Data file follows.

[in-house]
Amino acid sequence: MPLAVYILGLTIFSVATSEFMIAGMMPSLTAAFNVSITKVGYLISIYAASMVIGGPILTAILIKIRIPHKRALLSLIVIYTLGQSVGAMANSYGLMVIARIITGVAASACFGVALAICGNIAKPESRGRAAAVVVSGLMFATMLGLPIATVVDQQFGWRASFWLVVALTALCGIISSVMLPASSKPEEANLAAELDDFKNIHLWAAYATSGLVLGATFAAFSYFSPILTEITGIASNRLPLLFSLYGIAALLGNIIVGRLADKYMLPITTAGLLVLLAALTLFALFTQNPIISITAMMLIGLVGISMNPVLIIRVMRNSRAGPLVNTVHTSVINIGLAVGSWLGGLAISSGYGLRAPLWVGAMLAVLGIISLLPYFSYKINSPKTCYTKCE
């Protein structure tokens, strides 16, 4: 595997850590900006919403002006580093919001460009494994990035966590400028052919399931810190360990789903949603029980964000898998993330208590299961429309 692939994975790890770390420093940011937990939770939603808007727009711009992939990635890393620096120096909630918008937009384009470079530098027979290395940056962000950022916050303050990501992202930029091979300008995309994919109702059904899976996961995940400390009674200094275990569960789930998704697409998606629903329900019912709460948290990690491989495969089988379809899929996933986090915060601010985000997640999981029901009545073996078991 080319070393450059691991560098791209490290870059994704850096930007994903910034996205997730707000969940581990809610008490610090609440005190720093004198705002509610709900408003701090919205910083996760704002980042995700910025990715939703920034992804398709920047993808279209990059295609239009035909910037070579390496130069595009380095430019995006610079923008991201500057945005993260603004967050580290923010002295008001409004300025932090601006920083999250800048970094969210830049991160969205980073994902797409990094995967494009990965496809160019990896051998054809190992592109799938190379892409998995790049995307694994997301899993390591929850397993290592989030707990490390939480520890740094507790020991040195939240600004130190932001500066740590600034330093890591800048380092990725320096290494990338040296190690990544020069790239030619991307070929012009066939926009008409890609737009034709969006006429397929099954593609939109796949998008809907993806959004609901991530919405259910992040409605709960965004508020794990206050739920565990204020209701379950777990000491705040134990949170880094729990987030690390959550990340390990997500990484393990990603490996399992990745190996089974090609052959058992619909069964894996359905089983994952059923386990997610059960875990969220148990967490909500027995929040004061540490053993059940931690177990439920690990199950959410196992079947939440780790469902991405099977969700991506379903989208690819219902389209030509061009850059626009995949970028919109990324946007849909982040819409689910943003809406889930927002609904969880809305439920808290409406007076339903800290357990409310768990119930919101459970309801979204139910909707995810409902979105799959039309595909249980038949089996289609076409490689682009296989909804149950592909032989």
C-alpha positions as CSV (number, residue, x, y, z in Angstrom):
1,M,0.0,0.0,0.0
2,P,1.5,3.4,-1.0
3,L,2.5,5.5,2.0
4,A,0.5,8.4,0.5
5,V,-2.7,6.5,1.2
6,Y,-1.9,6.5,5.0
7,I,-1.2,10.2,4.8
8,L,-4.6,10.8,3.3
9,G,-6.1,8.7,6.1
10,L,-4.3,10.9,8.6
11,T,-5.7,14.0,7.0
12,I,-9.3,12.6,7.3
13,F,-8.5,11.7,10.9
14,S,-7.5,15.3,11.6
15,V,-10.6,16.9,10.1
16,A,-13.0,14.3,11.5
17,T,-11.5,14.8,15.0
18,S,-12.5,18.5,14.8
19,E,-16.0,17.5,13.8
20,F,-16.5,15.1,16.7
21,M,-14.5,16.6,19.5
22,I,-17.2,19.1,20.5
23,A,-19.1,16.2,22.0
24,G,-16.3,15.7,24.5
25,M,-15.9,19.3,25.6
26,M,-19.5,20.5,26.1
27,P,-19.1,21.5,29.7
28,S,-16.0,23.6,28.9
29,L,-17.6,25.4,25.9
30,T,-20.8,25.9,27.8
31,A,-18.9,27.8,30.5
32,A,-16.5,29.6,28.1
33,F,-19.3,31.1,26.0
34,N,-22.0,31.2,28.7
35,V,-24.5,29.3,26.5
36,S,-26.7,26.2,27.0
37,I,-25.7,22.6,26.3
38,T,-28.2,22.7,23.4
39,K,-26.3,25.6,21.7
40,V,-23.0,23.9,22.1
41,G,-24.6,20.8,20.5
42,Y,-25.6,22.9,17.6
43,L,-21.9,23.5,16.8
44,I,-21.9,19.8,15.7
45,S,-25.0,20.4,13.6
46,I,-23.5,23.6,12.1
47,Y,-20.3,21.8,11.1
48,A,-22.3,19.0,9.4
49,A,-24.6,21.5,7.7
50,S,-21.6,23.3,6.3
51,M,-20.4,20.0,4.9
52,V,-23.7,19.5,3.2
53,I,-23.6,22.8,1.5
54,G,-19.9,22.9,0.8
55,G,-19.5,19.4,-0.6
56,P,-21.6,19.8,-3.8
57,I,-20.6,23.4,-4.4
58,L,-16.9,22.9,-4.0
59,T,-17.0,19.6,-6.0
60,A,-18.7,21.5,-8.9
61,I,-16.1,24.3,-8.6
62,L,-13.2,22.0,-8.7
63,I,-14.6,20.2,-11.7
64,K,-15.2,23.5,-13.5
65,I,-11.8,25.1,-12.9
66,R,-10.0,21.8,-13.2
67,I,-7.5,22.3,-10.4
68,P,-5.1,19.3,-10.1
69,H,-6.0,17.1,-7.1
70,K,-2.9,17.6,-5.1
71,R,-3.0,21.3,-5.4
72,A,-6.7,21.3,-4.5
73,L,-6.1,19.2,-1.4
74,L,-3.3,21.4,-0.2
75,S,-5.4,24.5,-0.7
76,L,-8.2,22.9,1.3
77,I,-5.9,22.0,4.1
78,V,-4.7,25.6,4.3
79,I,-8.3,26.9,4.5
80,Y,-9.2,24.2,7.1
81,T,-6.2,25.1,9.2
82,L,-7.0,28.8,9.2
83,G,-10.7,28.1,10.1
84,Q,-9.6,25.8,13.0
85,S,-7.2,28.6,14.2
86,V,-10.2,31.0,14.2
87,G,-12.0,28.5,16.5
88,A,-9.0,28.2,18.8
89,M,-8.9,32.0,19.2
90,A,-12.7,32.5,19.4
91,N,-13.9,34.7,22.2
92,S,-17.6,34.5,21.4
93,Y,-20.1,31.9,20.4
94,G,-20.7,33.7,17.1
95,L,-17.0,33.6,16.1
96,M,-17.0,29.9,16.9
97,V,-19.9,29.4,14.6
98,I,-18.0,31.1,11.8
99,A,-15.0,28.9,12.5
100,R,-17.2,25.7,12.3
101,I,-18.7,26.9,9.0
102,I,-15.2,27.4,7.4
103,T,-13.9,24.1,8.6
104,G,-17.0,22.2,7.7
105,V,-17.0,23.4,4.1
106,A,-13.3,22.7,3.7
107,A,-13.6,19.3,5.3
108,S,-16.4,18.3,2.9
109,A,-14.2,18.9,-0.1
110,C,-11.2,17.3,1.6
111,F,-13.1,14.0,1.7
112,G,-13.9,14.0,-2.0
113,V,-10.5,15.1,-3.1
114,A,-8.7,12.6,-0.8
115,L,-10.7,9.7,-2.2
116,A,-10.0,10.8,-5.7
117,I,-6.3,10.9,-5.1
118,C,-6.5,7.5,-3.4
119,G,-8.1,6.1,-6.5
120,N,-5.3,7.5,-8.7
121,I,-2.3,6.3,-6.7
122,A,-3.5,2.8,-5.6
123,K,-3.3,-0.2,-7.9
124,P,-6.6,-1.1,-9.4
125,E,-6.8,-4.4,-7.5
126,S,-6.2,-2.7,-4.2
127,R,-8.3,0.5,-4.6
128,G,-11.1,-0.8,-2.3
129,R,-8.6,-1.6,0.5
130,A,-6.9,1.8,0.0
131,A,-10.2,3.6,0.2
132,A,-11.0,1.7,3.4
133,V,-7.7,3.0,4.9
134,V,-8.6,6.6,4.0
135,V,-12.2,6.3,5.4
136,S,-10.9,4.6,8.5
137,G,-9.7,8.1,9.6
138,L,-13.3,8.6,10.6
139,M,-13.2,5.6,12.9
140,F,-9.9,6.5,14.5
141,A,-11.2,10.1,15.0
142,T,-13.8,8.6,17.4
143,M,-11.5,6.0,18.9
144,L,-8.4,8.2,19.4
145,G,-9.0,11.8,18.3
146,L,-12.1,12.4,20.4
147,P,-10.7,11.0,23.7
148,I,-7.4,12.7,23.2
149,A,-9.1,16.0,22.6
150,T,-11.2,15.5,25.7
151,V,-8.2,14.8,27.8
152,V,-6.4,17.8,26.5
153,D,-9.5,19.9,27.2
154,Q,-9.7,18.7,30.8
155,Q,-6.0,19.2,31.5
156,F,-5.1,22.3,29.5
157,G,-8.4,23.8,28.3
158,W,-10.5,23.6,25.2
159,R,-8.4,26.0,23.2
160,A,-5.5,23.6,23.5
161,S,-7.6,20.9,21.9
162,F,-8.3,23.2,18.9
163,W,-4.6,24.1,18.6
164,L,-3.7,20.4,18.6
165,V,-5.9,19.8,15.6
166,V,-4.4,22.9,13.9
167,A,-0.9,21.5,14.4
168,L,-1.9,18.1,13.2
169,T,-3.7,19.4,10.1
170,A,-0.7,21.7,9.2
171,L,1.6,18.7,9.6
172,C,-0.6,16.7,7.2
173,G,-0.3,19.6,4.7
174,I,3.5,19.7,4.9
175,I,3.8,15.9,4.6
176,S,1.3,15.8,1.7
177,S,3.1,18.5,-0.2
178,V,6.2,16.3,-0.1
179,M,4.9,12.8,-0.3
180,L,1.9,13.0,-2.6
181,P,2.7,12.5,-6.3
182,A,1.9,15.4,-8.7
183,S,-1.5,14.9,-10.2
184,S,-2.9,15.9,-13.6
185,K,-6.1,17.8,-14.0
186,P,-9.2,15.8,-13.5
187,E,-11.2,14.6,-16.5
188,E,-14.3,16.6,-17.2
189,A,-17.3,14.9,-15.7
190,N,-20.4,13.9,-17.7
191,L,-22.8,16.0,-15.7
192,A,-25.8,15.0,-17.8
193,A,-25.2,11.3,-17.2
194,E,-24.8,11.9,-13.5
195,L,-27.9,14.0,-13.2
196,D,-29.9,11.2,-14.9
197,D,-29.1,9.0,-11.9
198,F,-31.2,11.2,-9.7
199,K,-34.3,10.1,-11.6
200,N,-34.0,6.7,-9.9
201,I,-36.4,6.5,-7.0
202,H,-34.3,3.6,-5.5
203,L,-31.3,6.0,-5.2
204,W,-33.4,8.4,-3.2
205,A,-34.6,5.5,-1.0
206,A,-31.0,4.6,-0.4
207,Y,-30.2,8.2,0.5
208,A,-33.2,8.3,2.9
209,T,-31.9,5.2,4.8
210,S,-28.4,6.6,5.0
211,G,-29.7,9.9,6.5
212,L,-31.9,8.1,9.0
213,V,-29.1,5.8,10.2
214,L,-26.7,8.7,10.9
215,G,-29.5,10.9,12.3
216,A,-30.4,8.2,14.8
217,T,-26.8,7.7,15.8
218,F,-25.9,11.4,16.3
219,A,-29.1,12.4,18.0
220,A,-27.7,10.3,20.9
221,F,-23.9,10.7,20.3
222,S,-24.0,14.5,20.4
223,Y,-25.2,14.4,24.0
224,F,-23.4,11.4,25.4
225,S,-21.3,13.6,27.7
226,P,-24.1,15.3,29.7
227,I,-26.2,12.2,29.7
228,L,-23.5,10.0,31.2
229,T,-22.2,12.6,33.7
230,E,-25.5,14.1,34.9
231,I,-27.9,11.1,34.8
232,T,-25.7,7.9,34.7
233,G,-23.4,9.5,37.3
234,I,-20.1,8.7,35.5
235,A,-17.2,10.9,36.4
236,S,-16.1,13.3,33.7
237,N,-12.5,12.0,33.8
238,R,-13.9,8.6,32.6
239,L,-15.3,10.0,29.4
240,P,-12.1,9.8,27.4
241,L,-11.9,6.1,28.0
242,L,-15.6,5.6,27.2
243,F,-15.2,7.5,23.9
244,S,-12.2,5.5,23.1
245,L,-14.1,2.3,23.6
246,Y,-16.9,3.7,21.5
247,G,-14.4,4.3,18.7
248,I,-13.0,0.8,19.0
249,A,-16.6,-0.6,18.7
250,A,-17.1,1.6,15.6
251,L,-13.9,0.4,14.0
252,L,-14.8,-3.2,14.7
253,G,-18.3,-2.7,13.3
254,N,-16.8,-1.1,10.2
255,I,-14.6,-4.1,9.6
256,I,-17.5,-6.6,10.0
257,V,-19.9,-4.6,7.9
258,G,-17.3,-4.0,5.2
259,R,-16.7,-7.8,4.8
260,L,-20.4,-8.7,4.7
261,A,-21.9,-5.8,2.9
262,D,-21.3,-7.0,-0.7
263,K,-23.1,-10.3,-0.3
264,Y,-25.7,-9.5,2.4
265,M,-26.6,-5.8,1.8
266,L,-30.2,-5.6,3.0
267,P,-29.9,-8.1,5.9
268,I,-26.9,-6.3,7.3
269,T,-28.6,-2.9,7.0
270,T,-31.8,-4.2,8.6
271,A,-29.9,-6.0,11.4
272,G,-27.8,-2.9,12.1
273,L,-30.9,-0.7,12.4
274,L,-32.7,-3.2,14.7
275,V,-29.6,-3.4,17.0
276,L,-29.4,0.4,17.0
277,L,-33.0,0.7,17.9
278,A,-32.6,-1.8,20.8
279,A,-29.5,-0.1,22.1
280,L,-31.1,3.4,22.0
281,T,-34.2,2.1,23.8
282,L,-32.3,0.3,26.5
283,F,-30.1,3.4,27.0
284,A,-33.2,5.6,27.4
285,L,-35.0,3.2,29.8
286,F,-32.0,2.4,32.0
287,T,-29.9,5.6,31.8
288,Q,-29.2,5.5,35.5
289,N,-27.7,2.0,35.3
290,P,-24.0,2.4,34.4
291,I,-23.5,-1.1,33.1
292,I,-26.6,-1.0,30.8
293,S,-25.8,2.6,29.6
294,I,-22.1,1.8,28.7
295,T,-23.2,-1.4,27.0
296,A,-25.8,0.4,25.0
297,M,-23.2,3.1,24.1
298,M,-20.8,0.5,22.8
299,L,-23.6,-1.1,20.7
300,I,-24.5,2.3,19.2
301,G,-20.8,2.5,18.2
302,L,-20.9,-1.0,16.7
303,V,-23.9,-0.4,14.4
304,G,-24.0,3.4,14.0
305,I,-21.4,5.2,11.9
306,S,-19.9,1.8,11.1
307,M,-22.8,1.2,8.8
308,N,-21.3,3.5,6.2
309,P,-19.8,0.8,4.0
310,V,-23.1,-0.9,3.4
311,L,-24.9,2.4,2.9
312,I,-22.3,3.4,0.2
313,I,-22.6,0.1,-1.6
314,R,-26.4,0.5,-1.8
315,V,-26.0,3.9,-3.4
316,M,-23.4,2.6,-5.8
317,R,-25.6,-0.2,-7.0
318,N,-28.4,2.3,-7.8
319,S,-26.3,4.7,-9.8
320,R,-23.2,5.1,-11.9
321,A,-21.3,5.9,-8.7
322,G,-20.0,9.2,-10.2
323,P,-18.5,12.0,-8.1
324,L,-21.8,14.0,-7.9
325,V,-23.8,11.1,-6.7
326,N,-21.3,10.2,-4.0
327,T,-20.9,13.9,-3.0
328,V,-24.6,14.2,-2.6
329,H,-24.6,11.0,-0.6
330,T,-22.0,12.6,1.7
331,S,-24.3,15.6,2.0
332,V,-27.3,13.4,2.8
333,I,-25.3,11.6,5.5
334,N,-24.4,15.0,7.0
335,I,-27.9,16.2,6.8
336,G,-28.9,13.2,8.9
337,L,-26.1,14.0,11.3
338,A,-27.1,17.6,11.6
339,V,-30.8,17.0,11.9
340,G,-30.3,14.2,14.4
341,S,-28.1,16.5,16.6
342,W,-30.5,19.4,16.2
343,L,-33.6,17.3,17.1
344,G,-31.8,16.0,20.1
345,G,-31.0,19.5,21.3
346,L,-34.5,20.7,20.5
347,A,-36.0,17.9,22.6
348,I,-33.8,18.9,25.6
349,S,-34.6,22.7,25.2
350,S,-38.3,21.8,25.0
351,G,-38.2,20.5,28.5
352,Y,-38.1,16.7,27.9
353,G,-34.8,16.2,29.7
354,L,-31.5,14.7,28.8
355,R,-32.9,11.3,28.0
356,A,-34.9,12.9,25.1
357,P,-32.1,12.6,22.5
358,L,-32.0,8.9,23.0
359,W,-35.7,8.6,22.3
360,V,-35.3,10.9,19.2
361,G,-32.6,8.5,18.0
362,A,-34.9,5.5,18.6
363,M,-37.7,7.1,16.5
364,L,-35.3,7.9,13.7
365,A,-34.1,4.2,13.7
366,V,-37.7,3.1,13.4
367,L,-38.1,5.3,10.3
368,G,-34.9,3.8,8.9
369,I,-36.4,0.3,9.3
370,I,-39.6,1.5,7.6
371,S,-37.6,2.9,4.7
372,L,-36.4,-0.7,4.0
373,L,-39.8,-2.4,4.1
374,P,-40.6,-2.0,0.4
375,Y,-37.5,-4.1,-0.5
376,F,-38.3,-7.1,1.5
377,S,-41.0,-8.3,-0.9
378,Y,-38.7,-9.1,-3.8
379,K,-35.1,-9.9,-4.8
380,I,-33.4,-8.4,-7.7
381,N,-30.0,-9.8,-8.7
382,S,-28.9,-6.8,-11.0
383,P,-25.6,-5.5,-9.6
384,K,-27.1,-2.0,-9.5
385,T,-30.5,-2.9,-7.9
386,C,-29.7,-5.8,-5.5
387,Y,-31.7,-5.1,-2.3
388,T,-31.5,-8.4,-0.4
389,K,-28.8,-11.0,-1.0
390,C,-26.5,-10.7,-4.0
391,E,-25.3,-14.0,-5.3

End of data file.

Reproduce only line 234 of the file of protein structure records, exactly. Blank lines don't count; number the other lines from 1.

230,E,-25.5,14.1,34.9